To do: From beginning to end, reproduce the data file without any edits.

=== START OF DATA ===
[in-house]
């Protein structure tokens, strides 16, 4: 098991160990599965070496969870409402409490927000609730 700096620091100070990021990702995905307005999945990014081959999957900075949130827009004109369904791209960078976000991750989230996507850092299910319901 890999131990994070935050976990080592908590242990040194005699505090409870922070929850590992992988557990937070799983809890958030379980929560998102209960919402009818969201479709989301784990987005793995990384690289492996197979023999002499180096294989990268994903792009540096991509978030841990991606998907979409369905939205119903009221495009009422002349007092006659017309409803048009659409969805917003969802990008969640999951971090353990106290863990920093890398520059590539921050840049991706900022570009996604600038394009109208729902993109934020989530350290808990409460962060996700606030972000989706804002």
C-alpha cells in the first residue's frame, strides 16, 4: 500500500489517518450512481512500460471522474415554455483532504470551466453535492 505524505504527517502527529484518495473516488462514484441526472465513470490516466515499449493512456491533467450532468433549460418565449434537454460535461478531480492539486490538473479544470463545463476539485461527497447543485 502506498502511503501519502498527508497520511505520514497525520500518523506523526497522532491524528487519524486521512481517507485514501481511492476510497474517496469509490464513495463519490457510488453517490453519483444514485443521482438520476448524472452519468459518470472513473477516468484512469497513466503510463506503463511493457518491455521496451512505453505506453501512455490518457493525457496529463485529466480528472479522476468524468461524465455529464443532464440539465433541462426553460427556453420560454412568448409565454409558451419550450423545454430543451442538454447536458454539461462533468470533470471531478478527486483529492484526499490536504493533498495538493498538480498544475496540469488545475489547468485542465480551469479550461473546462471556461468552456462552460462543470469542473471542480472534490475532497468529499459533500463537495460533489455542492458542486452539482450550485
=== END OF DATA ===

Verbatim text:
[in-house]
């Protein structure tokens, strides 16, 4: 098991160990599965070496969870409402409490927000609730 700096620091100070990021990702995905307005999945990014081959999957900075949130827009004109369904791209960078976000991750989230996507850092299910319901 890999131990994070935050976990080592908590242990040194005699505090409870922070929850590992992988557990937070799983809890958030379980929560998102209960919402009818969201479709989301784990987005793995990384690289492996197979023999002499180096294989990268994903792009540096991509978030841990991606998907979409369905939205119903009221495009009422002349007092006659017309409803048009659409969805917003969802990008969640999951971090353990106290863990920093890398520059590539921050840049991706900022570009996604600038394009109208729902993109934020989530350290808990409460962060996700606030972000989706804002």
C-alpha cells in the first residue's frame, strides 16, 4: 500500500489517518450512481512500460471522474415554455483532504470551466453535492 505524505504527517502527529484518495473516488462514484441526472465513470490516466515499449493512456491533467450532468433549460418565449434537454460535461478531480492539486490538473479544470463545463476539485461527497447543485 502506498502511503501519502498527508497520511505520514497525520500518523506523526497522532491524528487519524486521512481517507485514501481511492476510497474517496469509490464513495463519490457510488453517490453519483444514485443521482438520476448524472452519468459518470472513473477516468484512469497513466503510463506503463511493457518491455521496451512505453505506453501512455490518457493525457496529463485529466480528472479522476468524468461524465455529464443532464440539465433541462426553460427556453420560454412568448409565454409558451419550450423545454430543451442538454447536458454539461462533468470533470471531478478527486483529492484526499490536504493533498495538493498538480498544475496540469488545475489547468485542465480551469479550461473546462471556461468552456462552460462543470469542473471542480472534490475532497468529499459533500463537495460533489455542492458542486452539482450550485